Animus, Shadow, and Other Jungian Archetypes

Last week I came face to face with my animusshadow, and wise old woman thanks to one of my colleagues at the Transpersonal Therapy Centre, who led our class through a series of art exercises inspired by Jungian psychology.

My animus emerged as a guttural caveman, eager to go out and spear a boar and then come grunting home to the cave.

My shadow image–an evil, silent, laughing clown–still makes me screw up my mouth in discomfort.

And my wise old woman glowed with calm, presence, and beauty, sending the blessing “Peace Be Upon You”  to all she met.

What to make of all this, and what part might be useful for you, dear internet surfer?

Anima/Animus

As I understand Jung, I need to understand and incorporate my animus (my inner masculine side). I’ll need to do some work to find out where I see this fierce, inarticulate provider/caveman come out, and understand how I can draw on that as a positive energy.

For you:

If you are a woman, what traditionally masculine qualities do you notice inside you?

If you are a man, what traditionally feminine qualities can you find in yourself?

For both, what about those qualities could be of service to you at this point in your life?

Shadow

I need to examine my shadow to find the hidden parts of myself that I disown. As I learn to accept these uncomfortable parts of myself, the shadow will lose its power over me and I’ll even be able to find the gift that (Jung says) resides in the shadow. Perhaps this means owning up to an evil silent part of me that laughs at others, although right now I can’t fathom the gift in that particular shadow.

For you:

Here’s a question that might point you toward your shadow -> imagine the most annoying person at a cocktail party, the person you are going out of your way to avoid, the person you most definitely do not want to talk to. Got a person in mind? Write down five adjectives about that person.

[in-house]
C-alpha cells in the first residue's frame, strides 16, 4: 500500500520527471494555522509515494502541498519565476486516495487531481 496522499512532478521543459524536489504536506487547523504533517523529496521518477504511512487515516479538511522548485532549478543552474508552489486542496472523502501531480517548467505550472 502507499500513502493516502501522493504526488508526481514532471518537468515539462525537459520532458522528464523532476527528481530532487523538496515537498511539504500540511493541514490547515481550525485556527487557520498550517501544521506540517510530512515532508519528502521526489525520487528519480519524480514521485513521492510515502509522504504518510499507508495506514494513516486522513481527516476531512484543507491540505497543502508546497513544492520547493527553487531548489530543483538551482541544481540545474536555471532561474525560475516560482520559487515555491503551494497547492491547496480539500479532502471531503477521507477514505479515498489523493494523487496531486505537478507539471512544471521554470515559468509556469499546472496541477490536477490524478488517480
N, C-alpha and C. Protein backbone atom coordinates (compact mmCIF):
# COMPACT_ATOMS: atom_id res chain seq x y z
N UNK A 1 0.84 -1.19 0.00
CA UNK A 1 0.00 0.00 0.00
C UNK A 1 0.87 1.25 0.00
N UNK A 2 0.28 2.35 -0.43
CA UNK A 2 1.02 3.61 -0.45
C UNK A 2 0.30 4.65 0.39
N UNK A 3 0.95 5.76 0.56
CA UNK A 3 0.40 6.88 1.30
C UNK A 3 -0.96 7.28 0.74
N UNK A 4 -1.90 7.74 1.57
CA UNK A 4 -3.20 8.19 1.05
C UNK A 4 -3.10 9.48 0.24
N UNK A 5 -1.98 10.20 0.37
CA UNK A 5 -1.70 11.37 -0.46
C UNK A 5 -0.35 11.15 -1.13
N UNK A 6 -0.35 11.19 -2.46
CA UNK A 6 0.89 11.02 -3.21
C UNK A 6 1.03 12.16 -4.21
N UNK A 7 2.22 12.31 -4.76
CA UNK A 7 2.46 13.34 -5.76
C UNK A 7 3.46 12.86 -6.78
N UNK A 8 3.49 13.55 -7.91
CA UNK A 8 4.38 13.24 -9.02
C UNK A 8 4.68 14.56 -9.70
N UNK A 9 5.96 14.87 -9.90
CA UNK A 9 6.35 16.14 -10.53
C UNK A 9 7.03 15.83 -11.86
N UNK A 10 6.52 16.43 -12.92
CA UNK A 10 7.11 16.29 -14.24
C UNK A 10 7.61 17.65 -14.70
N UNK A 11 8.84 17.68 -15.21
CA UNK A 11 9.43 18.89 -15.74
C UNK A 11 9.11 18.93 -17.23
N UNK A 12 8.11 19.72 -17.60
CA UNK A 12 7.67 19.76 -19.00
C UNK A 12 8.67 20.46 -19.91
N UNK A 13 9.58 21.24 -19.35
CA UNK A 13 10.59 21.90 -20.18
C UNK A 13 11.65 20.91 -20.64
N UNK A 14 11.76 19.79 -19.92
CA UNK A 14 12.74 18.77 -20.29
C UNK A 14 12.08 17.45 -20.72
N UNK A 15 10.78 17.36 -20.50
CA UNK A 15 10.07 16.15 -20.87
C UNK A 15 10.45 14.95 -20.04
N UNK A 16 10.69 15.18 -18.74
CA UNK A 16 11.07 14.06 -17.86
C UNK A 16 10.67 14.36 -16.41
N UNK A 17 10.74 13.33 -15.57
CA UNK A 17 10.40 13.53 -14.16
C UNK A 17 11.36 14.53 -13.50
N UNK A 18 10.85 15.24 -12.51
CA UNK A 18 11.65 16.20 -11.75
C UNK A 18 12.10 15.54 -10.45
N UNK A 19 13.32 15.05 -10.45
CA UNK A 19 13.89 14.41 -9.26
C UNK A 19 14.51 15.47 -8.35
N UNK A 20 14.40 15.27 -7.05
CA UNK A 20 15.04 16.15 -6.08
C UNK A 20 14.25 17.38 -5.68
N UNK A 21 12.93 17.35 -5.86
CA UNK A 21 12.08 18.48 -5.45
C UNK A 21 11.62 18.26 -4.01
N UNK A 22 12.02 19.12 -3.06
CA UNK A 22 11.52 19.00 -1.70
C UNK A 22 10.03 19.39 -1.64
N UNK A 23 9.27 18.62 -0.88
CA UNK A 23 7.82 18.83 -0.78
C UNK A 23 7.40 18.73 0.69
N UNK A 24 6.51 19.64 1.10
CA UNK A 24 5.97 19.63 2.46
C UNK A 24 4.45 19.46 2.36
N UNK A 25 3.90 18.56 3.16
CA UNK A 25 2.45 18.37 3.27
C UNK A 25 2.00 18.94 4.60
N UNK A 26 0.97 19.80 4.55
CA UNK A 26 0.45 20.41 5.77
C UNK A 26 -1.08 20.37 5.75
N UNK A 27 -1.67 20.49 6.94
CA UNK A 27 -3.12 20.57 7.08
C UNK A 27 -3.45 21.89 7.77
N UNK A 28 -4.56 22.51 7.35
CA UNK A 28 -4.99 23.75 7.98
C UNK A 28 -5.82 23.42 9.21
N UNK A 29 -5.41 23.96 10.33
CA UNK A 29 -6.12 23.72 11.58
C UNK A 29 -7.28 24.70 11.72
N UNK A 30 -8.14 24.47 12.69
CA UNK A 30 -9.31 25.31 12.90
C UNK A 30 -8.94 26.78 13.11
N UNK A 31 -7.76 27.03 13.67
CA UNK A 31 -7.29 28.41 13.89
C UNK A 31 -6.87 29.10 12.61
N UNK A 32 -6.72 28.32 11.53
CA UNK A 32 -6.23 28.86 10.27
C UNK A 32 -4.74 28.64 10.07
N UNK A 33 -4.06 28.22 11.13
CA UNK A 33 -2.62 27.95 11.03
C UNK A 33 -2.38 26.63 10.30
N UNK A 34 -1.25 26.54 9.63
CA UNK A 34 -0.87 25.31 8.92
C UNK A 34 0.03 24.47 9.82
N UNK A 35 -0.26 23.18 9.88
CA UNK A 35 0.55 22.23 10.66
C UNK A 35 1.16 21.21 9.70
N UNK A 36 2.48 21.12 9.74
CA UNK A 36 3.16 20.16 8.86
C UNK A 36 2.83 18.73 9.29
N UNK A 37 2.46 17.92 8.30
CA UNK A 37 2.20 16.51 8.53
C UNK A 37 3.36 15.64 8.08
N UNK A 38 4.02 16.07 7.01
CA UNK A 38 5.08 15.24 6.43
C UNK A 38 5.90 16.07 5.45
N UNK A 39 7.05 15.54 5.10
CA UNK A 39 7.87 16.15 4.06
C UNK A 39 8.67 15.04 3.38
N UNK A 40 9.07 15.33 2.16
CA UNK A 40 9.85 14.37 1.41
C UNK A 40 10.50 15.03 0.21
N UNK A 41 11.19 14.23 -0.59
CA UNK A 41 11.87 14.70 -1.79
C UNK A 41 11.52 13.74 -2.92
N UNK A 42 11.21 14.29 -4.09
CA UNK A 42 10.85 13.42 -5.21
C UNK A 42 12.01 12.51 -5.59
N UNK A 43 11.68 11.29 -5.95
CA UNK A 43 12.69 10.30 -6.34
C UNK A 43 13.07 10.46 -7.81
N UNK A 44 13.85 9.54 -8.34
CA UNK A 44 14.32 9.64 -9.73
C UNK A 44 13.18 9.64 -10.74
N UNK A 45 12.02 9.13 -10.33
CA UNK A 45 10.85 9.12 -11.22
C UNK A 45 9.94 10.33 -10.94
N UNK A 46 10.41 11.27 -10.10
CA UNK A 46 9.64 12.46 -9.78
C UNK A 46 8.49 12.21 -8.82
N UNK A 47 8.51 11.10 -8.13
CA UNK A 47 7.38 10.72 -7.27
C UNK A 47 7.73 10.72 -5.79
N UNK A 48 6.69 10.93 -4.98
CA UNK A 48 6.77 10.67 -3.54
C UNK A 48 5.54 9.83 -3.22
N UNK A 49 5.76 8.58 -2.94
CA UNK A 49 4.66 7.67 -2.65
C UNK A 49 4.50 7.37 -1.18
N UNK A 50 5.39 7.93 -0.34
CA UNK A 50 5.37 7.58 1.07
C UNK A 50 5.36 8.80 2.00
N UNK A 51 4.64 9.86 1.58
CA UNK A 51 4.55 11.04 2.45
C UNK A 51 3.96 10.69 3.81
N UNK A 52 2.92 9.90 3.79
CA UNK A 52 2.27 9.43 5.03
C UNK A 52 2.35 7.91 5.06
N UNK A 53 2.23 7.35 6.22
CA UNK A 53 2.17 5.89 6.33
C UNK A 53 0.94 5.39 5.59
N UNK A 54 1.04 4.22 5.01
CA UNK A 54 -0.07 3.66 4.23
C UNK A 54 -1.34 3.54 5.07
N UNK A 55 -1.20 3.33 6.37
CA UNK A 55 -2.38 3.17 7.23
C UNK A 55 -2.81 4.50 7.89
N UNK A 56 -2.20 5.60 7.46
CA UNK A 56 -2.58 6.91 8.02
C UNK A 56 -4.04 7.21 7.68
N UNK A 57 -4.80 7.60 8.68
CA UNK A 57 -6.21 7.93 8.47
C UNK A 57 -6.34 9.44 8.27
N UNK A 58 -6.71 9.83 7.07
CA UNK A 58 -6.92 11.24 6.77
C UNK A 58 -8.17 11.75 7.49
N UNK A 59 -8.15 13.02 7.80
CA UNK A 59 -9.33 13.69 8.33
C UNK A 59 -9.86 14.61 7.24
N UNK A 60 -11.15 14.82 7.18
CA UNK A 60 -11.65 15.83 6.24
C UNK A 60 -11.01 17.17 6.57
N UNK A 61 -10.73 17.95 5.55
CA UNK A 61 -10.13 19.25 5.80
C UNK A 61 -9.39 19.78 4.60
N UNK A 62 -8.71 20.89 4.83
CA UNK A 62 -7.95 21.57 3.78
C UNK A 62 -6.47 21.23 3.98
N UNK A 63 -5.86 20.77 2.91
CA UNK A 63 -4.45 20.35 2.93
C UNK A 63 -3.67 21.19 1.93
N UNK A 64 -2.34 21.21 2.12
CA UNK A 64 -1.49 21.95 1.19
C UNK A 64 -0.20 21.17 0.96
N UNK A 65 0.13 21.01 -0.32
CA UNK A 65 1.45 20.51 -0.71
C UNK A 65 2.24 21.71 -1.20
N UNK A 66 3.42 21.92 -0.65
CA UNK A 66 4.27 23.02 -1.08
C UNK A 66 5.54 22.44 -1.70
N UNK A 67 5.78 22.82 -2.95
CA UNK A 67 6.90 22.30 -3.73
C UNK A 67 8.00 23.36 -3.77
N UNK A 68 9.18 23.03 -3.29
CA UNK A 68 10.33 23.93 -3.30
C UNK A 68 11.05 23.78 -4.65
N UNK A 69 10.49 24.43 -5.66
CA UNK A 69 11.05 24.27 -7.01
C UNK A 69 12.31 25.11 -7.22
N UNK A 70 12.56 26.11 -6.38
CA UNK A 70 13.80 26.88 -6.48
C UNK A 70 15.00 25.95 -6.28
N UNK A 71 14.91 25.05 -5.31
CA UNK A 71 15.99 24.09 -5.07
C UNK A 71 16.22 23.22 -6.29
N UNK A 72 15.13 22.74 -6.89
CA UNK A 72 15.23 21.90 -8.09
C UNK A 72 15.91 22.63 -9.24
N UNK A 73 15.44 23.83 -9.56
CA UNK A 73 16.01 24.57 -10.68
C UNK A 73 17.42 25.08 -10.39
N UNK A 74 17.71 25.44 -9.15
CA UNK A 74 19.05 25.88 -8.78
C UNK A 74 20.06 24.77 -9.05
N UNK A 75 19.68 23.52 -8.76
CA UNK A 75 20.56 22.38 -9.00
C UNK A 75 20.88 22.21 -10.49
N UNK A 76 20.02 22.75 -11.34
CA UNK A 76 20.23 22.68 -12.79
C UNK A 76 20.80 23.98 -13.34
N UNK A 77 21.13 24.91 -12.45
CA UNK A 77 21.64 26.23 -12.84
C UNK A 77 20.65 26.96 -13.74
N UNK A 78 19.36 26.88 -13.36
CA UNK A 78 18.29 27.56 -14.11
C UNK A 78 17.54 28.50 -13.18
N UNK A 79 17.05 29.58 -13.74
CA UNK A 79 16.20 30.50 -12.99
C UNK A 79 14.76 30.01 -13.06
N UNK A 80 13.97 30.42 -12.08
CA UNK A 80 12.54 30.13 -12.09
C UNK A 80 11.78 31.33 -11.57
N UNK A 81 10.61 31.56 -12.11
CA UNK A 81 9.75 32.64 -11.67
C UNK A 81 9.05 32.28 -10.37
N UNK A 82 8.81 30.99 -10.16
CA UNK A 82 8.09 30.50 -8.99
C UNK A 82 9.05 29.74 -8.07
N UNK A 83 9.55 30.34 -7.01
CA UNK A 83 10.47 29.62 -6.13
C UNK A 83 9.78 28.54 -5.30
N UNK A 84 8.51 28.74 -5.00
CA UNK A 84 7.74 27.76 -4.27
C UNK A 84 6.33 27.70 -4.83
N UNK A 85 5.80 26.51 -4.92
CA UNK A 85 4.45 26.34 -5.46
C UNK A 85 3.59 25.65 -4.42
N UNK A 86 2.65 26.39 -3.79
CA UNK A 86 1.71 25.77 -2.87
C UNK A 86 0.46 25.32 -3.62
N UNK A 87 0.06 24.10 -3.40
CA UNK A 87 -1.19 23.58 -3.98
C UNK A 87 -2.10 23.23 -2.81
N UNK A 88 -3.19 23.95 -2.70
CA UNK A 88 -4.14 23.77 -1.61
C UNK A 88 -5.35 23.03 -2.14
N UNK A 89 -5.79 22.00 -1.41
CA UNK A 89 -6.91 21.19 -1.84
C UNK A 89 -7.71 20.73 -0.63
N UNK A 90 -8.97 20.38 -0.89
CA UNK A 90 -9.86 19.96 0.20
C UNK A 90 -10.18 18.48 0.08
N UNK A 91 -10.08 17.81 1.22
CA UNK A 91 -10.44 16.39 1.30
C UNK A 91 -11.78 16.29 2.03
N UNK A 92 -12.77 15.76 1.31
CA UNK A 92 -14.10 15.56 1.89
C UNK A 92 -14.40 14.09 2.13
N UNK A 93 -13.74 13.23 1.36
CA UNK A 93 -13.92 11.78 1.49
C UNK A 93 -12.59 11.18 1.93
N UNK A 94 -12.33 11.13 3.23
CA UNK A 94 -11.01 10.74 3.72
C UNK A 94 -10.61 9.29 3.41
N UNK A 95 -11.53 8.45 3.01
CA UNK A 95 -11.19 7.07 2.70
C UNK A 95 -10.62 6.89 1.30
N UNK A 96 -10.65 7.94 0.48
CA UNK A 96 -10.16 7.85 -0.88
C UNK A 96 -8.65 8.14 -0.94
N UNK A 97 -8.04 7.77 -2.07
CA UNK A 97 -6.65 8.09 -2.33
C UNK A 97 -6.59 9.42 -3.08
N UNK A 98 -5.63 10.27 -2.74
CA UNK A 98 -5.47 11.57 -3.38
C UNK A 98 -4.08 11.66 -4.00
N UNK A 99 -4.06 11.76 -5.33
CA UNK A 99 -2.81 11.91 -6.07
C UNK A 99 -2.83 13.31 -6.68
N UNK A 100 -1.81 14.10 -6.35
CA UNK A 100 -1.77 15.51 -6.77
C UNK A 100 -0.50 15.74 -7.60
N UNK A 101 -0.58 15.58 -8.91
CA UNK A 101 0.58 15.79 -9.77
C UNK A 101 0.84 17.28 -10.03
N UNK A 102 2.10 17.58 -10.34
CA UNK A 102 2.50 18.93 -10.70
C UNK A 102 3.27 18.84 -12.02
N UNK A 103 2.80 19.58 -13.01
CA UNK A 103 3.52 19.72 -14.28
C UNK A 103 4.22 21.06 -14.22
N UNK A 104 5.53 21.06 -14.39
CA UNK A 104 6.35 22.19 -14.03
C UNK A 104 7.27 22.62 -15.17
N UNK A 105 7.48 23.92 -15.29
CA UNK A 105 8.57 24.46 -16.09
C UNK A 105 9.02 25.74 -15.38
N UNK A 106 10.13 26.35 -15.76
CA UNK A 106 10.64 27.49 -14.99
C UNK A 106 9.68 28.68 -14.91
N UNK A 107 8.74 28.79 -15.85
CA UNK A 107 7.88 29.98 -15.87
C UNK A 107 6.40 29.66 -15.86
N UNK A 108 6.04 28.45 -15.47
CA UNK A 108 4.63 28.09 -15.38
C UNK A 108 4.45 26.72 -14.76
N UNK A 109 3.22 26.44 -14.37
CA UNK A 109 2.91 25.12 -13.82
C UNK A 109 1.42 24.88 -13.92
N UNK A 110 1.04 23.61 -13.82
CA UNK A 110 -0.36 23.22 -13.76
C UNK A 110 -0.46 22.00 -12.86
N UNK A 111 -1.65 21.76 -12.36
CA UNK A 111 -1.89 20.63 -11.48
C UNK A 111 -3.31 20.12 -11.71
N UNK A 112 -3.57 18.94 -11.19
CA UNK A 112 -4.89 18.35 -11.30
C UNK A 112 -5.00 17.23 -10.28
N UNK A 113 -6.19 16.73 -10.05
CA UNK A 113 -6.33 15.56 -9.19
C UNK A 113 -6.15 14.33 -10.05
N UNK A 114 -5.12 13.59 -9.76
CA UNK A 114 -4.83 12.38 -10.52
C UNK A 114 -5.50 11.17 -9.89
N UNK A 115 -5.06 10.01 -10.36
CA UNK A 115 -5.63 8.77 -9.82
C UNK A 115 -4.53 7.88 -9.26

Now, ask yourself, “How is it true that I am [adjective]? What would be helpful about being [adjective]?”

Ask these questions separately for each of the five adjectives that you came up with.

Wise old man/woman

The Wise Old Woman is the image of Self that I am moving toward. Sometimes this peaceful, blissful, blessing-generous being seems very distant to me; other times I can sense her, right here, just beyond the veil, waiting for me to step into her comfortable–yet stylish–shoes.

For you:

To get in touch with your inner wise old man/woman, here are a few starter questions:

Who and what are you when you are at your best?

Where in your body can you feel/sense your ‘wise voice’, your ‘inner wisdom’?

What do you need to raise the volume on that voice?

Finally, one tool I’ve found helpful for getting in touch with my own personal wise woman is the Future Self journey I learned at The Coaches Training Institute. If you’ve never experienced the Future Self journey, drop me a line to book an appointment, and we’ll travel there together.

Laura McGrath, CPCC, is a Toronto-based co-active life coach who helps smart people to live from their hearts. Let's talk! You can subscribe to Ready for Change news to receive thoughtful notes on personal growth, and you can contact Laura to find out if coaching is right for you.